Helping Older Veterans Stay Fit & On Their Feet
Basic balance and exercise classes are being offered in many independent living, assisted living, and nursing homes to help keep seniors fit, including older Veterans. They are an important part of keeping Veterans independent and active.
The West Palm Beach VA Medical Center hosts a program called “A Movement to Move” which is designed to keep Veterans active and healthy.1 The classes focus on improving strength, flexibility, and balance. Plus, they help improve participants’ moods and decrease their stress and anxiety.
These classes and other programs that promote senior exercise are crucial when you look at the facts.
5 Facts About Falls in Seniors (Including Veterans)
- 1/3 of adults over 65 fall each year in the U.S.2
- Patient falls are the most frequent adverse event with injury within the Veterans Health Administration (VHA).3
- Falls are the leading cause of injury-related death in people over 65 years old and the most common cause of nonfatal injuries and hospital admissions for trauma.3
- By 2020, over 4 million adults over 65 are expected to have a fall with injury. The direct care cost of falls in these adults is expected to reach $47 billion.3
- Effective fall prevention can reduce serious fall-related injuries, ER visits, hospitalizations, nursing home placements, and functional decline.3
The Importance of Exercise for Senior Veterans
Exercise is an important part of keeping Veterans healthy and active. It can also help reduce their risk of falls. Unfortunately, as many as 70% of patients don’t complete the recommended exercises after a hospital stay.4 Which may be part of the reason why 1 in 5 older adults is readmitted to the hospital within 30 days of their release.5
Exercise, as part of classes or individually at home, can help keep Veterans independent, mobile, and without falls! Check out these products that can be used in clinics and at home to keep Veterans active.
5 Fitness Tools to Keep Veterans Active and Safe
Resistance bands are a versatile exercise tool for all ages. The TheraBand CLX makes resistance bands even easier to use for senior Veterans with the addition of loops that can be used as a hand or foot hold during strength training. Plus, the slim bands are easy to pack and store when not in use. Add a door anchor for even more exercise options.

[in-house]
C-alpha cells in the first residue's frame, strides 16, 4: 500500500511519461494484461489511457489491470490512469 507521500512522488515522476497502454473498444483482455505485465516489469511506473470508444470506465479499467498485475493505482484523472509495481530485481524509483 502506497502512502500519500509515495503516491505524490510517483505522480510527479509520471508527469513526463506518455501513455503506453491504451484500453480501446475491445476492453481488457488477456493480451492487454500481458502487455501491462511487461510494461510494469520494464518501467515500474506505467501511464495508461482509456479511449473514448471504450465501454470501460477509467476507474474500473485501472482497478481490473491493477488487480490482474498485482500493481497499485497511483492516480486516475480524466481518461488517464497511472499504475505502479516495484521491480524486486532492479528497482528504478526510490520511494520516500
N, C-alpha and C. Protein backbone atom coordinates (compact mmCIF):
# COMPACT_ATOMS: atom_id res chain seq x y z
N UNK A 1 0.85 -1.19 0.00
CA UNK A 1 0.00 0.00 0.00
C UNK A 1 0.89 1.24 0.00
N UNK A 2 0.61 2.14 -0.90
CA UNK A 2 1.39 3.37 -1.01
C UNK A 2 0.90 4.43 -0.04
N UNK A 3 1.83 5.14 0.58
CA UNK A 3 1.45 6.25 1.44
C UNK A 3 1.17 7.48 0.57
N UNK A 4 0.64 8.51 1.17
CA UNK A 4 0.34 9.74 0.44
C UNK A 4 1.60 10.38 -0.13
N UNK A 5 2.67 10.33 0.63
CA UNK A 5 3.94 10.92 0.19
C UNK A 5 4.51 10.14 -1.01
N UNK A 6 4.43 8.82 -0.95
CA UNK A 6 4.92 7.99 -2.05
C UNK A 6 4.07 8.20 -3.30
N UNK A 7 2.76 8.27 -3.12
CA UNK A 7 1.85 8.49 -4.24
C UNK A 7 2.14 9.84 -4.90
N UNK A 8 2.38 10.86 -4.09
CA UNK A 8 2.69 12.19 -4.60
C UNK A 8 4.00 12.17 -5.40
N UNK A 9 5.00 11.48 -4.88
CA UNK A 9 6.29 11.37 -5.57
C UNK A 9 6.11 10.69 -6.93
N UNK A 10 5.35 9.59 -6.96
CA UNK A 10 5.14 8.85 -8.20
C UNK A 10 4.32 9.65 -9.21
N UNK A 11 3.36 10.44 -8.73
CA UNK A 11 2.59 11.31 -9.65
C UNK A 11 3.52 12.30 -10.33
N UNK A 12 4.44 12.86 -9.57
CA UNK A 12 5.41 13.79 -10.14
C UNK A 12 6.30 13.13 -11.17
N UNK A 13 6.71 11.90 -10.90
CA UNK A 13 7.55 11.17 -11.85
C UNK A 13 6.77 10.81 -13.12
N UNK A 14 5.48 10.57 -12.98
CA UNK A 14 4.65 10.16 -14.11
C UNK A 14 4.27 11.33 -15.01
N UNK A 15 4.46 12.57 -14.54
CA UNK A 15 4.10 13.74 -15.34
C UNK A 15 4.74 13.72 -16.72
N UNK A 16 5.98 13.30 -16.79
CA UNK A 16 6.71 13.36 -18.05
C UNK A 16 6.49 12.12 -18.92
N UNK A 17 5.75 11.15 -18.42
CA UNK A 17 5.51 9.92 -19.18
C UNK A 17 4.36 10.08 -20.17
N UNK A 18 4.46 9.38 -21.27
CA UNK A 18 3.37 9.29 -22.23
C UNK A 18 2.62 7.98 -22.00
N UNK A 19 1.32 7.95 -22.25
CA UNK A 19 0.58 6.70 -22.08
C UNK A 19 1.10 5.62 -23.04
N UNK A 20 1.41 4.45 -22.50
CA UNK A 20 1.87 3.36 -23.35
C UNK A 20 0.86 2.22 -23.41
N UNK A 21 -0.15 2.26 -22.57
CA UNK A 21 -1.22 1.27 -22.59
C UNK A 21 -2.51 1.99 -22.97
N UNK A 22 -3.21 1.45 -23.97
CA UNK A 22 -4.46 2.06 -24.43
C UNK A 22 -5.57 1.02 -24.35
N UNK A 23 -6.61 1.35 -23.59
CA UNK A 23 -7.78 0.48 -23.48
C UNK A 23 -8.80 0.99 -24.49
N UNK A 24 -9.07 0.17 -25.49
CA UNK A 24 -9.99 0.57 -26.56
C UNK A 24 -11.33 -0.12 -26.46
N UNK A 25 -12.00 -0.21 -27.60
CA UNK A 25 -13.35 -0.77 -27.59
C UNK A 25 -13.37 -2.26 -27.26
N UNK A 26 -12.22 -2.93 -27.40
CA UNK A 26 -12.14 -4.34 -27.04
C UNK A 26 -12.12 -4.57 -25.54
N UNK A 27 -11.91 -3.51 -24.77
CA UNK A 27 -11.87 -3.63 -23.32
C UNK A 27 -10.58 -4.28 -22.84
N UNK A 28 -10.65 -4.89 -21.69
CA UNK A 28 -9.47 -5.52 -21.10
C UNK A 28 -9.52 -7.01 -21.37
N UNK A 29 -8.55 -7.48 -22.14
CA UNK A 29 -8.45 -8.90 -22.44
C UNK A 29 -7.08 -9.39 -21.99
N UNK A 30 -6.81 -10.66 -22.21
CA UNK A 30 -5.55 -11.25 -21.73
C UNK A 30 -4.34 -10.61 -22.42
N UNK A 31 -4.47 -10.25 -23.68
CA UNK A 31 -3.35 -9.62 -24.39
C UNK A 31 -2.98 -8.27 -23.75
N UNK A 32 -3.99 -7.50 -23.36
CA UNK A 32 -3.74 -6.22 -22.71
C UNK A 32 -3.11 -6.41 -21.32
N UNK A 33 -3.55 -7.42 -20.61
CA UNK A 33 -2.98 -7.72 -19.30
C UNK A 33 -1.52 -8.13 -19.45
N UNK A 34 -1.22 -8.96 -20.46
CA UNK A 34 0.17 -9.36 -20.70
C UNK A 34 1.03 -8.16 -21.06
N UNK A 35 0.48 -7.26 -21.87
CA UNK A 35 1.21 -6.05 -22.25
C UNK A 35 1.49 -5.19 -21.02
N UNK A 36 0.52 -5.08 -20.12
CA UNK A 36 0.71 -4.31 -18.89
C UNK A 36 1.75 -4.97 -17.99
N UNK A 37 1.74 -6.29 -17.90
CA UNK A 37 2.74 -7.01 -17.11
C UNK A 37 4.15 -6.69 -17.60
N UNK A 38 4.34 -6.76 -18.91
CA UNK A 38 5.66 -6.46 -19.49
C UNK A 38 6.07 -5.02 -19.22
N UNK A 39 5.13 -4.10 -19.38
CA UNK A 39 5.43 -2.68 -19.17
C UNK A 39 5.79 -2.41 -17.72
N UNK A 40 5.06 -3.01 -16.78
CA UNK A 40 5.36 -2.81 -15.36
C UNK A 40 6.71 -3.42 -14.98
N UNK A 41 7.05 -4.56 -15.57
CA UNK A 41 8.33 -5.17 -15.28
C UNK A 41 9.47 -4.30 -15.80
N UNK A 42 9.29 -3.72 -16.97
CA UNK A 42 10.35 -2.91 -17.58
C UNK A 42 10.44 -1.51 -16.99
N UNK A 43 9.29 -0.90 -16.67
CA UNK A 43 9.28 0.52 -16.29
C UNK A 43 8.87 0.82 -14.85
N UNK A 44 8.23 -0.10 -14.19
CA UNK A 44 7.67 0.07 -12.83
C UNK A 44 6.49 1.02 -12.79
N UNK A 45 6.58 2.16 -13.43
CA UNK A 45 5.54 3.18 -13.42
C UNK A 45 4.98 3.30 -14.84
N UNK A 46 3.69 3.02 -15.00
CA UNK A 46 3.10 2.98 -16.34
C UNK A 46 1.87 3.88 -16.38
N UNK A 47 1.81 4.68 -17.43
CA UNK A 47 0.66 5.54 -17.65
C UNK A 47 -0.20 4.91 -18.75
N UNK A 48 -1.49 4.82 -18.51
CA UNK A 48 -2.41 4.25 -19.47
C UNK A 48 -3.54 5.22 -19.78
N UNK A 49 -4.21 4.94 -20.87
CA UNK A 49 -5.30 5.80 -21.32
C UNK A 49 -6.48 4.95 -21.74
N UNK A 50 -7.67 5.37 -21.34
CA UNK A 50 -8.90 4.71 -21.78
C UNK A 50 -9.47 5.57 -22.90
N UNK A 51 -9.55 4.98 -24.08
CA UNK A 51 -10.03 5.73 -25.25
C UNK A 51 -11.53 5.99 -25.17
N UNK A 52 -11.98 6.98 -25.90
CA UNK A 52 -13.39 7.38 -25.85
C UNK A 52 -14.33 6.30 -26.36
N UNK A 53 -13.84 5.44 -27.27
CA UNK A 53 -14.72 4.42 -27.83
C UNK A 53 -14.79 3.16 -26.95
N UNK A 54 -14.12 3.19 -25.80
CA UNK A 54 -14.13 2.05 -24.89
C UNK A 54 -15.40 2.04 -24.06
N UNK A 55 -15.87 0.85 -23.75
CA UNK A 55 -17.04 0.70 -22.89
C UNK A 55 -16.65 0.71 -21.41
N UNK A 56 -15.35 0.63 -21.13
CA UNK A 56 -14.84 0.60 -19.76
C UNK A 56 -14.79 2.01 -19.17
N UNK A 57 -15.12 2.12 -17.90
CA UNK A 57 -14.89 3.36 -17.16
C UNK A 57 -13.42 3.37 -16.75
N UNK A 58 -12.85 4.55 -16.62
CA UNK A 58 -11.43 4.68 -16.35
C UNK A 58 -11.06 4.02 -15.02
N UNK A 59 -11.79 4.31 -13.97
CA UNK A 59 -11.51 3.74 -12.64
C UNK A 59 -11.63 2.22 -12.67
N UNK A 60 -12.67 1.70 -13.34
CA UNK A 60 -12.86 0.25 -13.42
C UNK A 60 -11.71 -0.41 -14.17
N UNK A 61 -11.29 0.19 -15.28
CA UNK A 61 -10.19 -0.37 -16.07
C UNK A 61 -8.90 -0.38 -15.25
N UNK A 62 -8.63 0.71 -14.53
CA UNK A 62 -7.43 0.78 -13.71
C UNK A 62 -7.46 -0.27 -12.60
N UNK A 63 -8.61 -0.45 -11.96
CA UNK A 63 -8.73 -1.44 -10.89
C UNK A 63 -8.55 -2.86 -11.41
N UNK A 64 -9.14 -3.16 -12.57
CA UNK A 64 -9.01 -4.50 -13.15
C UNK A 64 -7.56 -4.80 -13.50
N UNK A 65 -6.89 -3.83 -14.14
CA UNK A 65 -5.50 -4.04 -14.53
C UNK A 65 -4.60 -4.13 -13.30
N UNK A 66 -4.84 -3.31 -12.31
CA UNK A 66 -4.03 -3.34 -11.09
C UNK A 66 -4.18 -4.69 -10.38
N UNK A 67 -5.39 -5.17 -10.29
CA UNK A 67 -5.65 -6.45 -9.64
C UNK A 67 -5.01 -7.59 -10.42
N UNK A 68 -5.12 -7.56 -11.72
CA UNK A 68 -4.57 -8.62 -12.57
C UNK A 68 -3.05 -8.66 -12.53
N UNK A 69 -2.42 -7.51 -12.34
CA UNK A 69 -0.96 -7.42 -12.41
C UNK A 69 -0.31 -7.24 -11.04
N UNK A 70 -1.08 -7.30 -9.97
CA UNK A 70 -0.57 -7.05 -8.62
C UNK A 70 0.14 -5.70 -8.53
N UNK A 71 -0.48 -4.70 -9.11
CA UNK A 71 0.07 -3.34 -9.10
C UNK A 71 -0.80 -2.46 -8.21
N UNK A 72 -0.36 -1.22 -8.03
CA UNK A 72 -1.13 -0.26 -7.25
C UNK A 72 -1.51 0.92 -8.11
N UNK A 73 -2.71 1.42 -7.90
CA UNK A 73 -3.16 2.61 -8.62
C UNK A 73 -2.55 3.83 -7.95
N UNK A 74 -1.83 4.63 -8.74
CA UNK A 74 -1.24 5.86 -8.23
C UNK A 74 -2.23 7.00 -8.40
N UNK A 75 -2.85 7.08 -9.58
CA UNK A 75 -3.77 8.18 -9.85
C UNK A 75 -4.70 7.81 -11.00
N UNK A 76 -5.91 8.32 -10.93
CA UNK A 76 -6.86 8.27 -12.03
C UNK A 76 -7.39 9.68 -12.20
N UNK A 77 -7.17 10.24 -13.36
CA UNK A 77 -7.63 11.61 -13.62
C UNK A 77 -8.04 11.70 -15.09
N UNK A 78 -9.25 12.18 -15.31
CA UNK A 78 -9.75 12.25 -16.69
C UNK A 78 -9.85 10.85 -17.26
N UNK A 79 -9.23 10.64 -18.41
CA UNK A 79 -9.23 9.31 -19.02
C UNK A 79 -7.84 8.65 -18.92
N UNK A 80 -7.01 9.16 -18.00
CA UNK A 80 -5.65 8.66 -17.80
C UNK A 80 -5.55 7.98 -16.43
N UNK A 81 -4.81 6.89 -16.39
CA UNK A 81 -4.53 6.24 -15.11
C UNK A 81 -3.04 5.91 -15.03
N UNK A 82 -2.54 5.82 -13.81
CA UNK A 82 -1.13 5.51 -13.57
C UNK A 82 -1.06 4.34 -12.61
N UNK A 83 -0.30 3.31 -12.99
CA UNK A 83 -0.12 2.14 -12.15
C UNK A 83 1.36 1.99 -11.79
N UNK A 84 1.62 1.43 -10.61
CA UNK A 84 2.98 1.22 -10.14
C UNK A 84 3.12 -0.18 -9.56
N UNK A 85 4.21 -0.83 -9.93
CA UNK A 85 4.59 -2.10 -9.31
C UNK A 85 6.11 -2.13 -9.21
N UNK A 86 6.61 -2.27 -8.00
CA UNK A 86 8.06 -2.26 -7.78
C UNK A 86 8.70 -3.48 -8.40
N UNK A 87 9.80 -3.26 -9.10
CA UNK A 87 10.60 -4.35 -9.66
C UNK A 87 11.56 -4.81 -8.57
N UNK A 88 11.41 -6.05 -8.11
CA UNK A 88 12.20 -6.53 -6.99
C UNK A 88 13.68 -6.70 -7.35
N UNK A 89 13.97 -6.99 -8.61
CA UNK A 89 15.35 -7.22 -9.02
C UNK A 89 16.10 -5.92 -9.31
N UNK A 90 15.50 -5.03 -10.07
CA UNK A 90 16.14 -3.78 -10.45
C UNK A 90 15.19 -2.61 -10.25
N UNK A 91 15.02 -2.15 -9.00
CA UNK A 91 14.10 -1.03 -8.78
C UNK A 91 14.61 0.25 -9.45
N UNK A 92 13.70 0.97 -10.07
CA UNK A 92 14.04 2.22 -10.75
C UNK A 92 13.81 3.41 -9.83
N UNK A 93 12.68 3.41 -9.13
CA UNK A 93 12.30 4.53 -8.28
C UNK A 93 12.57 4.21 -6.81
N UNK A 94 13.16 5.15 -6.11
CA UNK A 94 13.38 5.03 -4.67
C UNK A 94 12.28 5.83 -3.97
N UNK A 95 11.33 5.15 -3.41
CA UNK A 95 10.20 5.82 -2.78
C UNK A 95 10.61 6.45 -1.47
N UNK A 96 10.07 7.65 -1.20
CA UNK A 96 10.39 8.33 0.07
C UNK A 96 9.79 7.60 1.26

Veterans can also use a Mini Ball to increase their fitness. The small ball can be used during abdominal curl-ups, bridges, and more. Vets can work their hips, knees, core, and back using this mini exercise ball.
Comfortable to wear and easy to use, TheraBand Ankle and Wrist Weights are the perfect addition to any strength training or rehabilitation program. The weights can be worn while exercising or walking to increase the difficulty of your fitness program.
4. Cubii Jr.
Exercising while sitting on your couch? It really is possible, thanks to the Cubii Jr. This elliptical device makes it easy to fit exercise into your daily life. Veterans can pedal away, strengthening their legs and core, while watching their favorite TV show. The quiet machine can also be used in an office or even at the kitchen table.
Good balance skills are crucial to help prevent falls. TheraBand Stability Trainers are great for balance training. The firm option is best for beginners, while the softer Trainers are more difficult. Veterans can use a chair for extra stabilization during their workout.
Veterans Can Start with These Strengthening & Balance Exercises from Performance Health Academy
More Fall Prevention Products
Exercise is an important part of keeping seniors fit and safe from falls, and there are additional products that can help too. From gait belts and grab bars to toilet safety frames and more fitness products, we have you covered. Check out our entire selection of fall prevention products!
- VAntage Point Contributor. (2019). U.S. Department of Veterans Affairs. Veterans Motivated to Move. Retrieved from https://bit.ly/2MJLVXE
- Stalhandske E, Mills P, Quigley P, et al. VHA’s National Falls Collaborative and Prevention Programs. Advances in Patient Safety: New Directions and Alternative Approaches (Vol. 2: Culture and Redesign). Retrieved from https://bit.ly/2ZNqLLC
- Patient Safety Center of Inquiry (PSCI) Research Patient Falls. (n.d.). U.S. Department of Veterans Affairs. Retrieved from https://bit.ly/2ZEh0iQ
- Jack, K., McLean, S. M., Moffett, J. K., & Gardiner, E. (2010). Barriers to treatment adherence in physiotherapy outpatient clinics: a systematic review. Manual therapy. Retrieved from https://bit.ly/2qpfDlT
- American Physical Therapy Association. (2019). Hospital Readmissions. APTA. Retrieved from https://bit.ly/2KkRr1a
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